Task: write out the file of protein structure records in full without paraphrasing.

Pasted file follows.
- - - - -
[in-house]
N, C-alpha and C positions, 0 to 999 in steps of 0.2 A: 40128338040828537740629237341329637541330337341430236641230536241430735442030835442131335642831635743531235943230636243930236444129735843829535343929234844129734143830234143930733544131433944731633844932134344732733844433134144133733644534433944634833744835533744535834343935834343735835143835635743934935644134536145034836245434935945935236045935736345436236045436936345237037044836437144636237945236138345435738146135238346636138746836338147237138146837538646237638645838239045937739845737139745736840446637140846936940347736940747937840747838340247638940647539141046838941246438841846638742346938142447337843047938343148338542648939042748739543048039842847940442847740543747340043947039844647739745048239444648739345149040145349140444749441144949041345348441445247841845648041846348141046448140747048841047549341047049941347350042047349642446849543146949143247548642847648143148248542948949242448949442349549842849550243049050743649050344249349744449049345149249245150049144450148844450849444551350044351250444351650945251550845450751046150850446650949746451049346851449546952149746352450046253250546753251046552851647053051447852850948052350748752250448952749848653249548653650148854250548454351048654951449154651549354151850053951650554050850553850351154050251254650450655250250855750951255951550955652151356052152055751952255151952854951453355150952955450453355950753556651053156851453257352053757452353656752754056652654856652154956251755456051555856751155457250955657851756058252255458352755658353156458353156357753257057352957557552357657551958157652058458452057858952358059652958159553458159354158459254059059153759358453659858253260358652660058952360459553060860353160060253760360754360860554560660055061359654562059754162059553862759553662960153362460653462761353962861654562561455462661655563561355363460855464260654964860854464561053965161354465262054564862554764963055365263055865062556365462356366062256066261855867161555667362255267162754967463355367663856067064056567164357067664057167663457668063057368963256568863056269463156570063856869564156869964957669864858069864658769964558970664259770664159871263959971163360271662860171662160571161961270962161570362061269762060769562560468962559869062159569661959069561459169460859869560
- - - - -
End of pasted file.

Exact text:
[in-house]
N, C-alpha and C positions, 0 to 999 in steps of 0.2 A: 40128338040828537740629237341329637541330337341430236641230536241430735442030835442131335642831635743531235943230636243930236444129735843829535343929234844129734143830234143930733544131433944731633844932134344732733844433134144133733644534433944634833744835533744535834343935834343735835143835635743934935644134536145034836245434935945935236045935736345436236045436936345237037044836437144636237945236138345435738146135238346636138746836338147237138146837538646237638645838239045937739845737139745736840446637140846936940347736940747937840747838340247638940647539141046838941246438841846638742346938142447337843047938343148338542648939042748739543048039842847940442847740543747340043947039844647739745048239444648739345149040145349140444749441144949041345348441445247841845648041846348141046448140747048841047549341047049941347350042047349642446849543146949143247548642847648143148248542948949242448949442349549842849550243049050743649050344249349744449049345149249245150049144450148844450849444551350044351250444351650945251550845450751046150850446650949746451049346851449546952149746352450046253250546753251046552851647053051447852850948052350748752250448952749848653249548653650148854250548454351048654951449154651549354151850053951650554050850553850351154050251254650450655250250855750951255951550955652151356052152055751952255151952854951453355150952955450453355950753556651053156851453257352053757452353656752754056652654856652154956251755456051555856751155457250955657851756058252255458352755658353156458353156357753257057352957557552357657551958157652058458452057858952358059652958159553458159354158459254059059153759358453659858253260358652660058952360459553060860353160060253760360754360860554560660055061359654562059754162059553862759553662960153362460653462761353962861654562561455462661655563561355363460855464260654964860854464561053965161354465262054564862554764963055365263055865062556365462356366062256066261855867161555667362255267162754967463355367663856067064056567164357067664057167663457668063057368963256568863056269463156570063856869564156869964957669864858069864658769964558970664259770664159871263959971163360271662860171662160571161961270962161570362061269762060769562560468962559869062159569661959069561459169460859869560